Fact or Fiction: Is There a Driver Shortage?

trucker trailer on the road

I heard a rumor this week from a publishing group that I contribute to on occasion. They were seeking professional opinions about the “fact” of there being no driver shortage. I immediately asked myself, “what world are they living in?!”

This is the toughest recruiting market I have experienced in my 30 years in personnel and human resources. There are shortages of qualified available people for almost every single position. Add driving into that mix and it becomes even more difficult. It certainly isn’t a job that I could handle and I say hats off to the 3.5 million professional drivers on the roads! (State of Trucking 2017 Infographic)

As employers, we must become smarter and more efficient at our recruiting and retention tactics to remain competitive and ahead of this shortage. I don’t care what they say: there’s absolutely a shortage of drivers. Keep one of Peter Drucker’s Top 10 in mind: “What gets measured gets improved.”

Recruiting tactics and seven questions you should be asking

Our current recruiting activities should be put under a microscope. Ask yourselves (or your recruiter) the following questions:

  1. Where are we currently posting?
    • How many responses
      • How many of those are qualified responses?
    • How many are we contacting?
      • How many are responsive?
      • How many are we actually interviewing?
  1. What is our “candidate experience?”
    • In other words, how hard is it to apply to work with us?
    • Once someone applies, how professional are we in our responses?
    • How quickly are we responding?
  2. How and where are our competitors recruiting
    • What does their ad copy look like?
    • Are we differentiating ourselves from our competitors (i.e., why work for us when the same job exists down the road)?
  3. What social media channels are we using to find and communicate with candidates?
  4. How quickly are we going from candidate to new hire?
  5. Are we doing each of these activities as efficiently as possible?
  6. Where else can we be looking?

Then, once we find them: How quickly are we getting them in the seat?

Retention, retention, retention

Believe it or not, the other thing we need to consider in driver recruiting is retention. It costs approximately 1.5 times a position’s salary to replace that position. So, if a driver earns approximately $40,000 per year, every time you need to replace one you should just budget an additional $60,000.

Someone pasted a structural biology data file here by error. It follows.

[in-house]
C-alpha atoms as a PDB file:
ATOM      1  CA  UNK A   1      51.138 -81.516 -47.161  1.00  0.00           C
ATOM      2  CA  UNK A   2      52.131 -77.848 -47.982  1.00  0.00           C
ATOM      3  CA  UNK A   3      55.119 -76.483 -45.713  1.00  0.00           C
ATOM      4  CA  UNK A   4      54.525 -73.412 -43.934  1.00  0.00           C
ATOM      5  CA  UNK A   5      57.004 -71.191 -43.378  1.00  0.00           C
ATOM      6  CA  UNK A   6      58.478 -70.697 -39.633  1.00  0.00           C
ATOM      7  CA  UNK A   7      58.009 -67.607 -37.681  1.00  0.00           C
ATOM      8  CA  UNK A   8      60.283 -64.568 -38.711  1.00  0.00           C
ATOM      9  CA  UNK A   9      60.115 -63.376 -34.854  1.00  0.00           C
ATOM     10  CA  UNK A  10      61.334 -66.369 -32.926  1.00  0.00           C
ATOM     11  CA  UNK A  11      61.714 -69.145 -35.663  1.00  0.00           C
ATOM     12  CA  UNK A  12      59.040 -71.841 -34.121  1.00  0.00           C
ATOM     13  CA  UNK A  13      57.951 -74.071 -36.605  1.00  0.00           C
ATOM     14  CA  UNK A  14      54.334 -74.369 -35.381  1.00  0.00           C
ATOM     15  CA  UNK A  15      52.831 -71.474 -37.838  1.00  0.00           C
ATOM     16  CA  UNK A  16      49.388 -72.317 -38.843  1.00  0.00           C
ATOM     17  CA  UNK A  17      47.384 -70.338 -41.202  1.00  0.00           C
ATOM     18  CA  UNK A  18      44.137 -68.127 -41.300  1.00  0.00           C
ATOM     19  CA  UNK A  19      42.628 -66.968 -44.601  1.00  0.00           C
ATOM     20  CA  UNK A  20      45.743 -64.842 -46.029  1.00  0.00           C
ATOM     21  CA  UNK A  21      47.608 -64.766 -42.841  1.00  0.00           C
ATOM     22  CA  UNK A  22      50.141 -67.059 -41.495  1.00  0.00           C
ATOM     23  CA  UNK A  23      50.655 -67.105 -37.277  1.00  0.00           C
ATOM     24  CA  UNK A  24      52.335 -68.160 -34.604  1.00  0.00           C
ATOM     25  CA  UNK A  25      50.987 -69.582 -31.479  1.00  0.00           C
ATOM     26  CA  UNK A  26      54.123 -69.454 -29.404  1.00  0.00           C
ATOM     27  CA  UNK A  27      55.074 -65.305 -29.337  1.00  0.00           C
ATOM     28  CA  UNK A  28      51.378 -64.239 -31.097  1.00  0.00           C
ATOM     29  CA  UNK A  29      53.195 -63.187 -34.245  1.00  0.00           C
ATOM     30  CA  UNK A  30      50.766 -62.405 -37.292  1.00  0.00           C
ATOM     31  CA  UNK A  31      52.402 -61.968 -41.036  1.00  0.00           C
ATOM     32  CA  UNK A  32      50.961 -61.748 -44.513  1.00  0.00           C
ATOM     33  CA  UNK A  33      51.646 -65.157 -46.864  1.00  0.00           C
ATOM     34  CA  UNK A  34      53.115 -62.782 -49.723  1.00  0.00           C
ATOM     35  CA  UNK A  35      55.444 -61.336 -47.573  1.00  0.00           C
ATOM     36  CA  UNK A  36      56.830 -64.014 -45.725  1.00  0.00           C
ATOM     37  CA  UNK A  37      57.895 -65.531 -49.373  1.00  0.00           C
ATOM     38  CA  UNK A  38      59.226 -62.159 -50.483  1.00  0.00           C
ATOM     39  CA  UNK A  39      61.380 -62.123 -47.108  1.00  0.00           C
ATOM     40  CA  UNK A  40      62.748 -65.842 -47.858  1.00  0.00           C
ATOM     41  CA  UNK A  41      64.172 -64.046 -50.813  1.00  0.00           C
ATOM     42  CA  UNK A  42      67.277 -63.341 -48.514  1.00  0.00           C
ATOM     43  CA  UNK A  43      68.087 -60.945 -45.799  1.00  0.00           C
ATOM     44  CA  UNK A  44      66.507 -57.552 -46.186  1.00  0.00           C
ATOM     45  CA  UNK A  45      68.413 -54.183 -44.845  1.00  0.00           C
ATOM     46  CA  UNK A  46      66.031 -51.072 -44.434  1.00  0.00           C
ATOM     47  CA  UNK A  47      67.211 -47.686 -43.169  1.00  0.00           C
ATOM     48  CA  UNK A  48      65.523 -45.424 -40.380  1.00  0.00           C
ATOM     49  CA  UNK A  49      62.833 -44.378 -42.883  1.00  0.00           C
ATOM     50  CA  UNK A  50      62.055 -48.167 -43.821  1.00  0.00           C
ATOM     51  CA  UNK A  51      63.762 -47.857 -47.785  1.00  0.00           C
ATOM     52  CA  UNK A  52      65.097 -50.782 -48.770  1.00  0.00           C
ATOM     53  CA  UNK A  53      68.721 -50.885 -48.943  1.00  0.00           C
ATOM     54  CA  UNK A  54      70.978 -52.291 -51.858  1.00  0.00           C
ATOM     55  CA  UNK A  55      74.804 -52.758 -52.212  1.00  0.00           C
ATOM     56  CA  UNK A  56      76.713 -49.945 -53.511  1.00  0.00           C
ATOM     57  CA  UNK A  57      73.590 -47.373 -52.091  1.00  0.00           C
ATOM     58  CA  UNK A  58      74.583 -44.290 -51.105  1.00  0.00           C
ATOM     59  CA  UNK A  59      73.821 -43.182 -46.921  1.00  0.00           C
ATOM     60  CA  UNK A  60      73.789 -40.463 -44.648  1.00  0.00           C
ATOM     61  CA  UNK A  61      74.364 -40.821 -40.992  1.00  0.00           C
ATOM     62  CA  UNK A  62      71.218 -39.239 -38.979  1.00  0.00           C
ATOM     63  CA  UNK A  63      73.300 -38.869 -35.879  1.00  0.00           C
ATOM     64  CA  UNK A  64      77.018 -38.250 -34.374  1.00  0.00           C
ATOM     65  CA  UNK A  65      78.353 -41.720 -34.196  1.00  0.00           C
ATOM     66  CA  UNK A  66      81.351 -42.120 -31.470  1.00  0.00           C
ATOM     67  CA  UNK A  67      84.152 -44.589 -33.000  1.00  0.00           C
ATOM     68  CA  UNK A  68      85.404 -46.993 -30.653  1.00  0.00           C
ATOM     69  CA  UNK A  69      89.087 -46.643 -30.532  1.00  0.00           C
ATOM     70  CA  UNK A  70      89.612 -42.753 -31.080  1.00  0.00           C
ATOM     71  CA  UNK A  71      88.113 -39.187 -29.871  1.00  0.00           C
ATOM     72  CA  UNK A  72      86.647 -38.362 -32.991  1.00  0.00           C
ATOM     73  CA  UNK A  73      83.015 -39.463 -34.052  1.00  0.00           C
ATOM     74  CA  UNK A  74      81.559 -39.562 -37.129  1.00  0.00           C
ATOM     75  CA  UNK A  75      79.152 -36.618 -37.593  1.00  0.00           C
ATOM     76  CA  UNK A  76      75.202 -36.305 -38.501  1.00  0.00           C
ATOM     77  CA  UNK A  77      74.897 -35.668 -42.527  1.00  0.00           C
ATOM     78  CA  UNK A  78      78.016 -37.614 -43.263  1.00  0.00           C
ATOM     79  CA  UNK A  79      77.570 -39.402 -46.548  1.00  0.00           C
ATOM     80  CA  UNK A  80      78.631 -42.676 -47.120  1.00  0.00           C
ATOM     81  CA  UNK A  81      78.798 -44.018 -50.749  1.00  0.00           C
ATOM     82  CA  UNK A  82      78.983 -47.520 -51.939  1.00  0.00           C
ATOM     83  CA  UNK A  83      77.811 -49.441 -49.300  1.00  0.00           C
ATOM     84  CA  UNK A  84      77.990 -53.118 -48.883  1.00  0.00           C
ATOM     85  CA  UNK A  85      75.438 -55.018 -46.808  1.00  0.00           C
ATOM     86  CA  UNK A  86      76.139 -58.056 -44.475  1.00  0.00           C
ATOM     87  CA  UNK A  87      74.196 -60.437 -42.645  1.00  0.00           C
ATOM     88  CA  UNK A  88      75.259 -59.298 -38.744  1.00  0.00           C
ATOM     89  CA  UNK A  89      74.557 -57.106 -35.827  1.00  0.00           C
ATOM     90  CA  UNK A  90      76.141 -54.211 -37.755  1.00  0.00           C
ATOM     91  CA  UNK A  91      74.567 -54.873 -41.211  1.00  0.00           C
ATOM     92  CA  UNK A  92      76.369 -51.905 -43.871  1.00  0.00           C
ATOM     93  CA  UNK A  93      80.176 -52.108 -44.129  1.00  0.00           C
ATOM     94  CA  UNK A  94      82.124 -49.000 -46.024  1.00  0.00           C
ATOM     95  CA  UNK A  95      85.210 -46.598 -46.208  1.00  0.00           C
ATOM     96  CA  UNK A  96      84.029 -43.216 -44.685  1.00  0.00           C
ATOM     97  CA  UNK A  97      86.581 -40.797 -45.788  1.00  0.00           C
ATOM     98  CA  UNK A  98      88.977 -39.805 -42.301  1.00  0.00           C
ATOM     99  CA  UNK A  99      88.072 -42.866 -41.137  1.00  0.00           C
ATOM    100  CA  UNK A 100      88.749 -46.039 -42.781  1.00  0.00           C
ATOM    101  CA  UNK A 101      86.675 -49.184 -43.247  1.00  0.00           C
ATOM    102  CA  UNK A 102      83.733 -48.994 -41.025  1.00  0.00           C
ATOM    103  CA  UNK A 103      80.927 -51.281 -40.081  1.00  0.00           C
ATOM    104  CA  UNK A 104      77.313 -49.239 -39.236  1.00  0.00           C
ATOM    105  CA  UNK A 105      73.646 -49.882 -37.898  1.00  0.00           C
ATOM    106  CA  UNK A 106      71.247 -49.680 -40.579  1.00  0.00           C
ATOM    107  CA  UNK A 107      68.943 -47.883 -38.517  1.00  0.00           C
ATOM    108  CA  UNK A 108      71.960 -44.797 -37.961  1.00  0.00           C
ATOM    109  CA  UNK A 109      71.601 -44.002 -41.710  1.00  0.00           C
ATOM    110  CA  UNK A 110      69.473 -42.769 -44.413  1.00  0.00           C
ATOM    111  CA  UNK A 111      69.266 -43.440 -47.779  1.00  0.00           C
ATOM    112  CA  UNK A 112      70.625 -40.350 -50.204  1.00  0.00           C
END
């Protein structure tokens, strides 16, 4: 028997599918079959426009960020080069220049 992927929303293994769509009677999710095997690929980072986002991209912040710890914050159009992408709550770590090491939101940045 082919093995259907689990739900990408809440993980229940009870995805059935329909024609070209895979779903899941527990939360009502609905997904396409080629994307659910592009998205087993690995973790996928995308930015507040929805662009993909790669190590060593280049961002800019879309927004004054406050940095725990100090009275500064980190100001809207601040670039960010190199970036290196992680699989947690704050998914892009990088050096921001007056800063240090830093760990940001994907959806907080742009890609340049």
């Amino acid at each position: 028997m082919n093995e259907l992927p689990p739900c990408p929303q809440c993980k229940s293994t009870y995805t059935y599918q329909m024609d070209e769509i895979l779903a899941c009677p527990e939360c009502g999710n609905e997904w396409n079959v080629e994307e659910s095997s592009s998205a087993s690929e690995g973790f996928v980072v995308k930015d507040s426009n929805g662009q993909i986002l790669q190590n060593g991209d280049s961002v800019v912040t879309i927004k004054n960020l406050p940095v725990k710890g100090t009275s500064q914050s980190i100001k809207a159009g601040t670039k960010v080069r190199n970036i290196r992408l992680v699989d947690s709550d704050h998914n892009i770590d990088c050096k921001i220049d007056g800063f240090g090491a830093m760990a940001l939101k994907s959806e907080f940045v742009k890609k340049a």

In a recent post about the employee experience, I talked about the benefits of a good “employee experience.” The biggest complaint I hear from drivers is two-fold: a) They can’t get home when they need to and b) their Driver Manager doesn’t care. The driver feels that not being able to get home is often a pure business matter. They also feel that they deliver news that people don’t want to hear every day, and that talking about a driver’s schedule should be no different.

Dale Carnegie once said, “Seek first to understand before being understood.”

As an employer or manager of drivers, listen to your driver’s concern and truly try to understand their predicament. Then explain the needs of the business to them. Help them understand. Never end the conversation with “that’s just the way it is and if you don’t like it…”

And if it’s a valid need on their part, do try to get them home.

Four steps to giving drivers (or ANY employee) an ideal employee experience

There are four steps that should be used in any conversation to demonstrate that you truly are listening and that you do care. Professionally, I believe every manager and supervisor should read the book “Zapp: The Lightening of Empowerment” by William Byham and Jeff Cox.

  1. Maintain and Enhance Self-Esteem:
    1. You know Joe, you’ve been doing several extra runs for us lately, and the company really appreciates your assistance. We do need you to finish this run but it will have you out until Saturday afternoon.
  2. Listen and Respond with Empathy:
    1. Joe, I can hear that this is disappointing for you. Tell me more about what’s going on.
  3. Ask for Help and Encourage Involvement:
    1. Joe, let’s look at the full picture. You need to be home Saturday morning but the load on your truck is time sensitive for XYZ Company – their line will shut down if we don’t deliver. What thoughts do you have on how we could make this happen?
    2. PS – keep a few ideas in your back pocket in case Joe truly doesn’t have any ideas
  4. Offer Help Without Taking Responsibility:
    1. OK Joe – what I hear is that you’re going to drive as long as you can on Friday (until your HOS is reached.) Then, after your rest period, you’ll start again as soon as you can. That should get you to the customer at 6 AM. We’ll schedule their earliest appointment for you. You’ll watch your HOS and not violate them. That should have you home by mid-morning! Are we in agreement?

Wouldn’t it be great if it worked that smoothly? The crucial point though is the four steps. If we apply those consistently, we will consistently demonstrate to our employees that we do care about them. These questions can be applied to any business and profession, not just to drivers, too.

You’ll soon find that once our employees believe they are honestly being heard and we are sincere in our communication with them of good and bad news, your employee “experience” should improve dramatically.

What are some of the positive employee experience programs you’ve implemented to maintain a #DramaFreeHR environment?

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